68: D.C. on a Dollar

68: D.C. on a Dollar

From Chicken Soup for the Soul: The Spirit of America

D.C. on a Dollar

Twenty years from now you will be more disappointed by the things you didn’t do than by the ones you did do.

~Mark Twain

Baltimore was off my radar. I had never been there, never planned to go. But then my documentary was accepted into a women’s film festival. I arranged to share a room with another filmmaker to cut the expense of attending.

I was the first to arrive at our hotel in Baltimore, so I checked in for us. “We are splitting the room,” I explained to the woman at the reception desk. She nodded, took my card and ran it.

While I was out scrounging for breakfast, I tried to use my debit card. Insufficient funds. I checked my balance — all $400 I had was frozen in my account. The hotel had taken all $400 as a deposit and put a hold on my card. This left no money for food, taxis, or anything. I complained. I cried. There was nothing they could do for two business days.

My screening was early in the morning. The auditorium was completely empty. No one was there. Who would want to sit through a ninety-minute documentary on women in prison first thing Friday morning?

I’d always wanted to go to Washington, D.C. and I wasn’t about to waste the opportunity: This was the closest I would get for a while. I had $30 on an old credit card I was paying down, a checkbook, and one dollar in cash. I used the last bit on my credit card to buy an Amtrak train pass to D.C. When I arrived in the city, I used my one dollar for a bus pass.

First, I went to the Library of Congress. I studied the perfectly sculpted stone faces guarding the doors and walked in. Books, murals and sculptures were everywhere.

I visited The Capitol and the White House just as it started raining. With no umbrella or raincoat, I hopped and skipped from one free landmark to the next, only stopping to take a sip from a drinking fountain. The sun disappeared behind rain clouds over the Eisenhower Executive Office Building, where the Vice President has his office.

I strolled through the Smithsonian Gardens and visited the Washington Monument. I walked along the war memorials to a statement etched in stone: “Here We Mark the Price of Freedom.” Standing above it was a wall covered in gold stars, souls lost in World War II. Each star represented 100 American deaths. The next monument stood for the soldiers of the Vietnam War. Thousands of names carved in stone. I wondered how many fought with my father. He never spoke about his war experiences.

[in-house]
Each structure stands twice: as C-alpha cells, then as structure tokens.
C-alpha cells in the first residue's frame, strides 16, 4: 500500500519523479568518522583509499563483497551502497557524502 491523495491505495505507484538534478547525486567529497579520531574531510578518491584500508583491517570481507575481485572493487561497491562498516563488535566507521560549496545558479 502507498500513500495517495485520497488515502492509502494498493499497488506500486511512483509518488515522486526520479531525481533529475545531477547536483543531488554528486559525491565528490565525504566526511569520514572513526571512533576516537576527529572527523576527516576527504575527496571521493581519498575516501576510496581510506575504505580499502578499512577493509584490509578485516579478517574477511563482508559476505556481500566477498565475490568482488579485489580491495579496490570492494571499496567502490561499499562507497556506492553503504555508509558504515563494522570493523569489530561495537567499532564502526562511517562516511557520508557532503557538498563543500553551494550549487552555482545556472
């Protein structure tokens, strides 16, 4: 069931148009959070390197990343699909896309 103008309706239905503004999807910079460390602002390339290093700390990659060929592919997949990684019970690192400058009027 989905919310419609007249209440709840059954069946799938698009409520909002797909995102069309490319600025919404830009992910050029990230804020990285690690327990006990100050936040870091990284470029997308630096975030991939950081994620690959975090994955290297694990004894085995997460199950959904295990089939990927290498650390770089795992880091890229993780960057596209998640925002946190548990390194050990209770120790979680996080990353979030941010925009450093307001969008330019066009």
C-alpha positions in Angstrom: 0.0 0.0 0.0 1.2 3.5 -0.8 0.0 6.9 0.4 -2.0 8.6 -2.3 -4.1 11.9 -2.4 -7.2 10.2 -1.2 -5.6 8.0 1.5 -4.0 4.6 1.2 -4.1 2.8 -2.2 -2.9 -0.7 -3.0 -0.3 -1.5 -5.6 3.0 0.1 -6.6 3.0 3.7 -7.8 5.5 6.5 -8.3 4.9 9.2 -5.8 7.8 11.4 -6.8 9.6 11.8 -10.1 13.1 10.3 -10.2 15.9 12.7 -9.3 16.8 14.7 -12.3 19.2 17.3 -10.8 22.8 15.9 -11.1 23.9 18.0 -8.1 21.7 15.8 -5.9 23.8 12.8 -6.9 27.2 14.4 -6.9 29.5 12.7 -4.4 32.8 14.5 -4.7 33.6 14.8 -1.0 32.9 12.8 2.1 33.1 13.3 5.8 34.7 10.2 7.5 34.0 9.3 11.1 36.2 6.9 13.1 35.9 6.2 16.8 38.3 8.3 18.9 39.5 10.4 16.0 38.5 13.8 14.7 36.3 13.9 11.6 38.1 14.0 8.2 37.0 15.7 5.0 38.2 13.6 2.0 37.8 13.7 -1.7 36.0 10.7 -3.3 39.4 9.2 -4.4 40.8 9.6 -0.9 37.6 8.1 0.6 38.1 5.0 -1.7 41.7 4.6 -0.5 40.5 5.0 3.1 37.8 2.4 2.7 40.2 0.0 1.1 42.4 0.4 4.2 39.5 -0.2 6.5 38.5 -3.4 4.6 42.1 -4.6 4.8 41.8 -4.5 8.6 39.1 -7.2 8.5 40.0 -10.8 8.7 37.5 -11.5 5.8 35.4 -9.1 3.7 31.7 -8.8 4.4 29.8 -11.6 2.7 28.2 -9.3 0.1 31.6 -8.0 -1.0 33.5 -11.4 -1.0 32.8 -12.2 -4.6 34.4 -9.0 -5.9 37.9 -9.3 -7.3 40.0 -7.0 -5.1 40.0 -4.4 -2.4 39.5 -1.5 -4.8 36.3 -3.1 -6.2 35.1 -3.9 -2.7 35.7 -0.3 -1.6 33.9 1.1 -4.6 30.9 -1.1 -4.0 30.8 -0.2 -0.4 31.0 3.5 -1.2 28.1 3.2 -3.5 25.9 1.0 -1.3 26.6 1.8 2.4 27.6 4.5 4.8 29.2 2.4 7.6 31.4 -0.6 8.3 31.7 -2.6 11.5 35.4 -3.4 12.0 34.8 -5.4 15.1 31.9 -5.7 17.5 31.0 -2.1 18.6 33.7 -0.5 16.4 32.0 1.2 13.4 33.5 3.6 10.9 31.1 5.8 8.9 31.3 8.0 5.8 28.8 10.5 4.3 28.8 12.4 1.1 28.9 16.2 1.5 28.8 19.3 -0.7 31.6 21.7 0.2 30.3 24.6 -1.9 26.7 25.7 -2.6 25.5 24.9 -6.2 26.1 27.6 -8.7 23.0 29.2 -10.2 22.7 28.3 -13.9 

As a little girl, I would wake up early in the morning to listen to the tapes my father sent my mother. The tapes consisted of him talking to her, plus sweet performances of early Beatles songs accompanied by a single guitar. On those tapes he still had his voice. I grew up listening to his speech get weaker and then disappear from the poison of Agent Orange. My parents now insist that they hate the Beatles.

The Monument lit up into a glowing beacon standing guard over the dead.

The rain returned and soaked through me as I slowly climbed the Lincoln Memorial. President Lincoln sat in front of me like a giant. I stood in front of him, feeling small and hypnotized. The lights at his feet turned up to him like proud servants. I read his speech: “Four score and seven years ago our fathers brought forth, upon this continent, a new nation… that this nation, under God, shall have a new birth of freedom — and that government of the people, by the people, for the people, shall not perish from the earth.”

I checked my watch — I was almost late for the walking tour of Lincoln’s Assassination. The group met in front of the White House. I wrote a check to the student leading the tour, and he took it without reservation. He enthusiastically led us from one house to the next, colorfully describing the events of that night. The first attempt on the Secretary of State William Seward’s life, including a clever intruder, a misfired gun and a stabbing while he was safely encased in a neck brace. The second, a drunk coward who gave up and went to sleep instead of assassinating Vice President Andrew Johnson. And finally, we stood outside Ford’s Theatre, closed for restoration, and listened as a pistol through a peephole and a cheerful president collided. The small group of strangers standing outside the theater grew quiet, our smiles and questions dimmed as we turned to the house across the street where he passed away slowly, his tall legs hanging off the edge of a bed.

As his life came to an end, so did the tour. We all stood there in silence as our tour guide waved farewell and left us there. After a few minutes, we slowly broke apart and returned to wherever we came from.

My train returned me to Baltimore, where a taxi driver took a carbon copy of my credit card in exchange for a ride to my hotel.

I did all that with my one dollar. I know it was a bit crazy but I saw the opportunity and I took it. It was so worth it. I felt like I completely immersed myself in D.C. that day, getting a quick but meaningful tour of our nation’s capital. It made me proud.

~Vita Lusty

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